Utilities / Payments / Payment Services

Decision about PHP, Bulma, Asana, Stripe, Let's Encrypt, CloudFlare, Deployer, Git, GitHub, Ubuntu, nginx, Buddy, Webpack, Vue.js, JavaScript, HTML5, Sass, Google Analytics, PhpStorm, Laravel, CDG

Avatar of Epistol ·

I use Laravel because it's the most advances PHP framework out there, easy to maintain, easy to upgrade and most of all : easy to get a handle on, and to follow every new technology ! PhpStorm is our main software to code, as of simplicity and full range of tools for a modern application.

Google Analytics Analytics of course for a tailored analytics, Bulma as an innovative CSS framework, coupled with our Sass (Scss) pre-processor.

As of more basic stuff, we use HTML5, JavaScript (but with Vue.js too) and Webpack to handle the generation of all this.

To deploy, we set up Buddy to easily send the updates on our nginx / Ubuntu server, where it will connect to our GitHub Git private repository, pull and do all the operations needed with Deployer .

CloudFlare ensure the rapidity of distribution of our content, and Let's Encrypt the https certificate that is more than necessary when we'll want to sell some products with our Stripe api calls.

Asana is here to let us list all the functionalities, possibilities and ideas we want to implement.

11 upvotes·67.2K views

Decision at about BitPay, PayPal, Stripe, BitcoinCash, Payments, Bitcoin

Avatar of adrienjarthon
Founder at ·

To accept payments on, we first added support for Stripe which is by far the most popular payment gateway for startups and for a good reason. Their service is of awesome quality: the UI is gorgeous, the integration is easy, the documentation is great, the API is super stable and well thought. I can't recommend it enough.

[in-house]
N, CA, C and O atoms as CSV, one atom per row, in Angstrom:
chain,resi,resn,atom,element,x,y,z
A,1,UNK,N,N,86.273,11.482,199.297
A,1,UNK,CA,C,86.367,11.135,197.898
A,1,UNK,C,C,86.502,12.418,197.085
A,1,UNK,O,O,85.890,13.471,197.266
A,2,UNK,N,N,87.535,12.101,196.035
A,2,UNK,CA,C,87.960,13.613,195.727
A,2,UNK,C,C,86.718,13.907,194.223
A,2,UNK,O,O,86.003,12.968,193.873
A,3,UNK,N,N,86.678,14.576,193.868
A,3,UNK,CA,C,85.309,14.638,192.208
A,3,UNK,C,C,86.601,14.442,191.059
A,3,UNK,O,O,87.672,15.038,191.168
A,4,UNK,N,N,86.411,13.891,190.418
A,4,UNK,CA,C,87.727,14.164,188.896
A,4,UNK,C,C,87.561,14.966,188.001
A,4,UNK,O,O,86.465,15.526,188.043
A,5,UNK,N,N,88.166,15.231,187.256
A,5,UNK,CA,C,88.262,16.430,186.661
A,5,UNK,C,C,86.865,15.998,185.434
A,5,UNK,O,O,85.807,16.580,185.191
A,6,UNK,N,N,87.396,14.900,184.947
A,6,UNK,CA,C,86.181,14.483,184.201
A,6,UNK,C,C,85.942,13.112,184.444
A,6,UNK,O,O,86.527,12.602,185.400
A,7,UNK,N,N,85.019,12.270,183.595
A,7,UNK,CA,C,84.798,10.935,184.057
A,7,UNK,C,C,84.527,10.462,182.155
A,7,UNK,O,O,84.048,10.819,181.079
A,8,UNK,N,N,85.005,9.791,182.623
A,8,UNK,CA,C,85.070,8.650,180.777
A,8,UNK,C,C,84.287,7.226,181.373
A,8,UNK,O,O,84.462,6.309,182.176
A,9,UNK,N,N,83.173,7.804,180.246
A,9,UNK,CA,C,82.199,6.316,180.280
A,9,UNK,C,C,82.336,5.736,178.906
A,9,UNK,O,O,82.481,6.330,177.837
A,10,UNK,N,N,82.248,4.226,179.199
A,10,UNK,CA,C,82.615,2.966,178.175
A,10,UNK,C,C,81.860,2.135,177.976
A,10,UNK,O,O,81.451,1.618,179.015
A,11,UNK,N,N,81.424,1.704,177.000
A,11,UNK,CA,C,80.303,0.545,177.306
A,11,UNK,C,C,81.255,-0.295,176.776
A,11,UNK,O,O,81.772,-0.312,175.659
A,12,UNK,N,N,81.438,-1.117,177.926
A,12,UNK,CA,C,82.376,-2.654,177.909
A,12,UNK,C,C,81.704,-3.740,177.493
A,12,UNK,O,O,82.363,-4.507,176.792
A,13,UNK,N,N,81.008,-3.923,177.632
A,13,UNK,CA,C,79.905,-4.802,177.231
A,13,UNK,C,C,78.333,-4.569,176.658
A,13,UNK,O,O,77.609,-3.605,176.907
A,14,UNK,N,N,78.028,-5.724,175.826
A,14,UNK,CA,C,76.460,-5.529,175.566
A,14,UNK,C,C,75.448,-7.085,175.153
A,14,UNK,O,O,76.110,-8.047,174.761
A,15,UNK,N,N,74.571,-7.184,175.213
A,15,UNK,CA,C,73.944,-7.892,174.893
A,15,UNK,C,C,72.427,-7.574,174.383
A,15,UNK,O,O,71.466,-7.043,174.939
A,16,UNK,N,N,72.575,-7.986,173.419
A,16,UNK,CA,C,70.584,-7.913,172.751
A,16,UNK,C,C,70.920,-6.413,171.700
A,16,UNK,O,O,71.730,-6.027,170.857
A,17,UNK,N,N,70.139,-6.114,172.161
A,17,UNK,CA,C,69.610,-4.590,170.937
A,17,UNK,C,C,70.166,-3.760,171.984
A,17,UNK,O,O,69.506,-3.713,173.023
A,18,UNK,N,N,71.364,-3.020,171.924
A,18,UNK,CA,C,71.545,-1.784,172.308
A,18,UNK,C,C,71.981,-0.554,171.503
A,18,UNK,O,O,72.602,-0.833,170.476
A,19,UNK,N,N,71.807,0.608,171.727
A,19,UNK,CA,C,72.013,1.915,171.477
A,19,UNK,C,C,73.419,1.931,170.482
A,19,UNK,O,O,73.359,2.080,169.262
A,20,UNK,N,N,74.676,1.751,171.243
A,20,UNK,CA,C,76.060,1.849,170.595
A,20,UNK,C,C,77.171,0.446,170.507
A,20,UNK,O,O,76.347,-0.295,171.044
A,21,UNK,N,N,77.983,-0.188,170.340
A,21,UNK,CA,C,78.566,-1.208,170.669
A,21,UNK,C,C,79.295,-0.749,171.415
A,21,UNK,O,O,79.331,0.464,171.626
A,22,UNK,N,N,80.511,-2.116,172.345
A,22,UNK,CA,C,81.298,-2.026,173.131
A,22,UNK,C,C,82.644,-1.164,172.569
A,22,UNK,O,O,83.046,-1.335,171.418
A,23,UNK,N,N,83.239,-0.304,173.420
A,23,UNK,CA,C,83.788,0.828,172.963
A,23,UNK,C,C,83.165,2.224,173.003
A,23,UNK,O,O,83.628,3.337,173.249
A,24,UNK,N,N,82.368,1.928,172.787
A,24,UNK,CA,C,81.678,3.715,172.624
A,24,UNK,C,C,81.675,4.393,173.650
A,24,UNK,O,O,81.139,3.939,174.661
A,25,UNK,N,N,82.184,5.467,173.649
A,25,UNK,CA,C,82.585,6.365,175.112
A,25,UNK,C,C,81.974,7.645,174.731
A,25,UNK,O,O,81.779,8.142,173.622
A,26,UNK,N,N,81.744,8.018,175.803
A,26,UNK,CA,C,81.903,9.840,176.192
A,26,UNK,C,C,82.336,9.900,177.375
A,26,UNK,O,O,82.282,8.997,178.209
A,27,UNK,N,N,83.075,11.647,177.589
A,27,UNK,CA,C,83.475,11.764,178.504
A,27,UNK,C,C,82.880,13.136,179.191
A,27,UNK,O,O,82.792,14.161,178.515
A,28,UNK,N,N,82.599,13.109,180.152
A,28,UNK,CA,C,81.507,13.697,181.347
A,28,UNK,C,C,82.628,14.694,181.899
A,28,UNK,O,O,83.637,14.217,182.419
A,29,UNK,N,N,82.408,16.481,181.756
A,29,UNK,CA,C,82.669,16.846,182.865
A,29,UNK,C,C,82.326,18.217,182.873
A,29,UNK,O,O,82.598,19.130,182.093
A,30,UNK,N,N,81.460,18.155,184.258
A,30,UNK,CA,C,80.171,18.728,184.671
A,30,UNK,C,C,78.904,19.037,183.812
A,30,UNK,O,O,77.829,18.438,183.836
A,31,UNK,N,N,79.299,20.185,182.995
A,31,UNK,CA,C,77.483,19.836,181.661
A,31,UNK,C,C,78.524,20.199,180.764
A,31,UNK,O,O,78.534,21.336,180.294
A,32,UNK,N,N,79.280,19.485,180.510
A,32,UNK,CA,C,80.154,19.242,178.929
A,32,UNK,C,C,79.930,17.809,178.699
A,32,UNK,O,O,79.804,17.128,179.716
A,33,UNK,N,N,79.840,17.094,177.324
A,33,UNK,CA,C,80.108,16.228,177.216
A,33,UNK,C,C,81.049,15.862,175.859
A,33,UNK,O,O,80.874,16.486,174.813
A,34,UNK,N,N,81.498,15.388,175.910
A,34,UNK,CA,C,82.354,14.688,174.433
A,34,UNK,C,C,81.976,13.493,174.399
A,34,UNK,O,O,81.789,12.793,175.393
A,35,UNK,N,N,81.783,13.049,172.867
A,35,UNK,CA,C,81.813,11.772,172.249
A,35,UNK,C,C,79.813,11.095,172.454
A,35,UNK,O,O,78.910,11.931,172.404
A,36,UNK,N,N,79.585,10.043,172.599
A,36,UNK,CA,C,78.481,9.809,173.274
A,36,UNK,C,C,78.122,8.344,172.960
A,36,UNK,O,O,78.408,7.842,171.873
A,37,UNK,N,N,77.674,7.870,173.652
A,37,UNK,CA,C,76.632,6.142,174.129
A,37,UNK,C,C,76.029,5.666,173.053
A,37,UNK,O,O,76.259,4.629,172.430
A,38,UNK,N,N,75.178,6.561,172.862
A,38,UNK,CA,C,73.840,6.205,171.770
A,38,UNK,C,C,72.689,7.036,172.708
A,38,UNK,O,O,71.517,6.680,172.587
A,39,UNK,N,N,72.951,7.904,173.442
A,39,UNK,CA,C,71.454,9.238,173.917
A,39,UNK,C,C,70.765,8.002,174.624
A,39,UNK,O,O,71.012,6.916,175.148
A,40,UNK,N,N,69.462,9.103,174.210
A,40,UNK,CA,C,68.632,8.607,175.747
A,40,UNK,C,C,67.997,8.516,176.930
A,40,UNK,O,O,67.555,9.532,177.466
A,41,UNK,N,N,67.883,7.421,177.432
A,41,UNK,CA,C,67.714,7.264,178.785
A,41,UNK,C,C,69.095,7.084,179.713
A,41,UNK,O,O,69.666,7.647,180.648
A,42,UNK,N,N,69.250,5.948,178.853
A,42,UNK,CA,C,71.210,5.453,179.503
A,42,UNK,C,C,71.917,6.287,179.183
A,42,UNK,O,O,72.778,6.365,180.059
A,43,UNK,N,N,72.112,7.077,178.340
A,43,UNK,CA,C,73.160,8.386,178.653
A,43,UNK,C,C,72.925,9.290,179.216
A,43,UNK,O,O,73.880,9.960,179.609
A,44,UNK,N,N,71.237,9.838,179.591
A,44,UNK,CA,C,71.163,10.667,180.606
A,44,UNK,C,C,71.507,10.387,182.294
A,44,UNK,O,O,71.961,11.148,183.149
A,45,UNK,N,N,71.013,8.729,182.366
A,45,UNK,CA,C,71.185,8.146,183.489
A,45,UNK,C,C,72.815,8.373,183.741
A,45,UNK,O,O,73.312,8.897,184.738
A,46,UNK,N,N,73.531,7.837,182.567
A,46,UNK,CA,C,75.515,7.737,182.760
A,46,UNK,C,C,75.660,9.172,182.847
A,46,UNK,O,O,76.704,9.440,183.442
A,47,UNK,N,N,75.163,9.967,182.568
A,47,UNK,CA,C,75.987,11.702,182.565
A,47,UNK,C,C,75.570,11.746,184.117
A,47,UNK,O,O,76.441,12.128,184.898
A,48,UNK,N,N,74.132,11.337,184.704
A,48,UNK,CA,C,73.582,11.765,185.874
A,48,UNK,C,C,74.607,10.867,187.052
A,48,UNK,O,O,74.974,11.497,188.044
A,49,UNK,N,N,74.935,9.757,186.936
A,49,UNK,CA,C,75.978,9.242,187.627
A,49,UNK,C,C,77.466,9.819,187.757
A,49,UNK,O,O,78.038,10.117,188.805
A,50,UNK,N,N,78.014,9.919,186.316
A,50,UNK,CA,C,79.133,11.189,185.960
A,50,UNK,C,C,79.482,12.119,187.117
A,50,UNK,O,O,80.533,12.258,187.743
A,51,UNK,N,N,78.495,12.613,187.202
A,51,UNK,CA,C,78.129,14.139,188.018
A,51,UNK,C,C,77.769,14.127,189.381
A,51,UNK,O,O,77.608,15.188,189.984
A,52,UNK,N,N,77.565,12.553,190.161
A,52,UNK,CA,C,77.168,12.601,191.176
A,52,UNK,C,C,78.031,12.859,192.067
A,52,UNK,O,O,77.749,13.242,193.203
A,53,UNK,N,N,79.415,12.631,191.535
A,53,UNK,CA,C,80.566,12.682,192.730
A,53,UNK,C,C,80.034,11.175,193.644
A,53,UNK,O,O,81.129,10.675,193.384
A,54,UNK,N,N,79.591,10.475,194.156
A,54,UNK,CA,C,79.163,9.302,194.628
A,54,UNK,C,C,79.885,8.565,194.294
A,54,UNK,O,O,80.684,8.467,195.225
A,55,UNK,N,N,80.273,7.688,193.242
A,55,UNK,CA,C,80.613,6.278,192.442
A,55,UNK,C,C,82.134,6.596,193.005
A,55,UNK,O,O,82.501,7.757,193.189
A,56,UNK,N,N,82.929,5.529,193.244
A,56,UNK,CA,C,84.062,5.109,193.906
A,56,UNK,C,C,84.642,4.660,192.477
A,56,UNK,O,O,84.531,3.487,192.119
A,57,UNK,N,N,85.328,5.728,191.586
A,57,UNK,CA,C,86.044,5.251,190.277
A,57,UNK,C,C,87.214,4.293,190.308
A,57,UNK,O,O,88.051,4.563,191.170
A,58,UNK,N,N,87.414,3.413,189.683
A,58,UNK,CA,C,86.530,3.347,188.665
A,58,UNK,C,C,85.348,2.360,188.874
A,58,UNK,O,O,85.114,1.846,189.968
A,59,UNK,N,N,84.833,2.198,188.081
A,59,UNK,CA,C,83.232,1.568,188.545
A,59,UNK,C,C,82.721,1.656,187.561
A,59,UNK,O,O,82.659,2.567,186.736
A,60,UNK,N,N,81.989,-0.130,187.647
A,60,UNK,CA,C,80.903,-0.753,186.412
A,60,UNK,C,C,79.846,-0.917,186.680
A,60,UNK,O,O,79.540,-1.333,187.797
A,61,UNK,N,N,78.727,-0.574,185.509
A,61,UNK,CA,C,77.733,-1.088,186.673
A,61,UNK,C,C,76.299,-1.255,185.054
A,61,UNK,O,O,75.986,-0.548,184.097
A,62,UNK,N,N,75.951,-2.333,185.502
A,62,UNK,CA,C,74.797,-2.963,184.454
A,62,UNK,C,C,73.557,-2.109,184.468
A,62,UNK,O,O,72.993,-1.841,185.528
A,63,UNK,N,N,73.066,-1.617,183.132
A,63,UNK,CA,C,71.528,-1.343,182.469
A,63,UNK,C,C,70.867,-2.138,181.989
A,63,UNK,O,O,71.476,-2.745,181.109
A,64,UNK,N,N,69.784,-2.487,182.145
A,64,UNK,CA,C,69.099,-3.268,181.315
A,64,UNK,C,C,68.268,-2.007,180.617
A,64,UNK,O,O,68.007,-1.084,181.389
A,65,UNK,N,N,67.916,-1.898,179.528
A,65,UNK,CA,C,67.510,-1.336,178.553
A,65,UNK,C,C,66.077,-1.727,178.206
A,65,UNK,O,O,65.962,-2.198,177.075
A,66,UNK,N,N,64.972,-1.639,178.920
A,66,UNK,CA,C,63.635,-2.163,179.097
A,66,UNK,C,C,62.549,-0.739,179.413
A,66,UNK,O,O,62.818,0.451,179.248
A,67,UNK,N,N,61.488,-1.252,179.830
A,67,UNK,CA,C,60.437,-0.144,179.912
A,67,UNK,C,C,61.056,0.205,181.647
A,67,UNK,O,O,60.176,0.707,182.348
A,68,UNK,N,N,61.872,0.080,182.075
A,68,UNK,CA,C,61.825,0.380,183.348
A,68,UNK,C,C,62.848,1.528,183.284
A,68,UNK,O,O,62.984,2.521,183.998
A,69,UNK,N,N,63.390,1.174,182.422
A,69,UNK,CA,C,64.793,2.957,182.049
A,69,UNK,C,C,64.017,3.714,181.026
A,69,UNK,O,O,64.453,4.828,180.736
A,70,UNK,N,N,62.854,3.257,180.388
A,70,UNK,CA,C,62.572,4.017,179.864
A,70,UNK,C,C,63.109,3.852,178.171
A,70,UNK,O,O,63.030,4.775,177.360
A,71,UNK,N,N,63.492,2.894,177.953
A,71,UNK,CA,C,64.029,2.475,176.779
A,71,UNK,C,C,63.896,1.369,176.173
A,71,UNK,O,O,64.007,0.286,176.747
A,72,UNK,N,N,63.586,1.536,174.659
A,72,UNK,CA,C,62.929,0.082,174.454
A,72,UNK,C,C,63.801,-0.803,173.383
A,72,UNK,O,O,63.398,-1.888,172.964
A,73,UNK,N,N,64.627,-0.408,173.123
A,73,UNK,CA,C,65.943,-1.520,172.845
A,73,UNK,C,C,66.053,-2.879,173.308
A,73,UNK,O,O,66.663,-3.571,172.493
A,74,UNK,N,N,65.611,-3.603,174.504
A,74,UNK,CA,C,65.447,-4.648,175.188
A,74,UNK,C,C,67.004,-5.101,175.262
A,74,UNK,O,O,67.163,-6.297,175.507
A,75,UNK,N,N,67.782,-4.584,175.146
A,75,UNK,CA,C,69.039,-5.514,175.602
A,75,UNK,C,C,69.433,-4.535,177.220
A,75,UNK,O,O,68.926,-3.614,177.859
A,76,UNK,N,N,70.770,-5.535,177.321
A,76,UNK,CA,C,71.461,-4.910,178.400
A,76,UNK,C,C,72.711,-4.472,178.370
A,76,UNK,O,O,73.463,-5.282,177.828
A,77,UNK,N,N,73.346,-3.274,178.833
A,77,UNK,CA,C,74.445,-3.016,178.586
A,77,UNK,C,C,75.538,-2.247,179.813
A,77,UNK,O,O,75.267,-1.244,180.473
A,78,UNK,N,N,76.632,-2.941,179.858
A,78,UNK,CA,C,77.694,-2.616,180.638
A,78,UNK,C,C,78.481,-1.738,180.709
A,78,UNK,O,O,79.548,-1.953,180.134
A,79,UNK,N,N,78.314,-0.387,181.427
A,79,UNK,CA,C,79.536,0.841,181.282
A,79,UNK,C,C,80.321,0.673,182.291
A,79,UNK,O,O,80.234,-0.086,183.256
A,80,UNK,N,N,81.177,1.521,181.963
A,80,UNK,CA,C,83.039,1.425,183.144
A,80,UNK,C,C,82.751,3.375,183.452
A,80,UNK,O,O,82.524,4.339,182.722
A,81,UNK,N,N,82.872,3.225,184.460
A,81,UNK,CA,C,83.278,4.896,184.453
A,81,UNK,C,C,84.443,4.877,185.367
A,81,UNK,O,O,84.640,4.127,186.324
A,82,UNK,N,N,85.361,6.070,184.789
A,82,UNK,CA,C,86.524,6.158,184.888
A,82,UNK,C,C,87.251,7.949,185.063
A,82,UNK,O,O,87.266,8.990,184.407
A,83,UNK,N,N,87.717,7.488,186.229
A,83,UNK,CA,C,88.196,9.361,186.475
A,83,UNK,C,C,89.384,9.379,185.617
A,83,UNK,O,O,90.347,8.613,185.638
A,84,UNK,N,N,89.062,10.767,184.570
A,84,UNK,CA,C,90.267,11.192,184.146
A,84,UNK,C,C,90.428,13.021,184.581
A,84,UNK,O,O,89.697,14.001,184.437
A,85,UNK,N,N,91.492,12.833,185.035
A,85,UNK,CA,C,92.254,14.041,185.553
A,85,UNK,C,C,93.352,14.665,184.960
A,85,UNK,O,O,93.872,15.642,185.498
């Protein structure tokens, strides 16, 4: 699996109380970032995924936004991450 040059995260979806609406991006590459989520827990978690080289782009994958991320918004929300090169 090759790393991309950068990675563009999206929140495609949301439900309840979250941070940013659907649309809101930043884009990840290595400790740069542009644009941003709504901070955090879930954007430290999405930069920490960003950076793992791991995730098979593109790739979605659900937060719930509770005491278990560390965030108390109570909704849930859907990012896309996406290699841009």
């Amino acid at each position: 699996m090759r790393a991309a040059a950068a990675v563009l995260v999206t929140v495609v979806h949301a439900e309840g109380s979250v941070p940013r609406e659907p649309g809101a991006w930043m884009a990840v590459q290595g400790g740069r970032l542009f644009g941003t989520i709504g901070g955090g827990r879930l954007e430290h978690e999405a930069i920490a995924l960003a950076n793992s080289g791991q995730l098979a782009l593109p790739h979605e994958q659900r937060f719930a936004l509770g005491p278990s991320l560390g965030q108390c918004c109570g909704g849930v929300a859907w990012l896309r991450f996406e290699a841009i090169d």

We then added support for PayPal which is pretty popular for people who have money on it and don't know where to spend it (it can make it feel like you're spending less when it comes from PayPal wallet), or for people who prefer not to enter a credit card on a new website. This was pretty well received and we're currently receiving about 25% of our purchases from PayPal. The documentation and integration is much more painful than with Stripe IMO, I can't recommend them for that, but not having it is basically dodging potential sales.

Finally we more recently added support of BitPay for #Bitcoin and BitcoinCash payments, which was a pretty easy process but not worth the time in the end due to the low usage and the always changing conditions of the network: the transaction fees got huge after price raise and bitcoin because unusable for small payments, they then introduced support for BCH and a newer Bitcoin protocol for lower fees, but then you need a special wallet to pay and in the end it's too cumbersome, even for bitcoin users, to pay with it. I think unless you expect a bit number of payments using cryptocurrencies it's not worth implementing this solution, and better to accept them manually.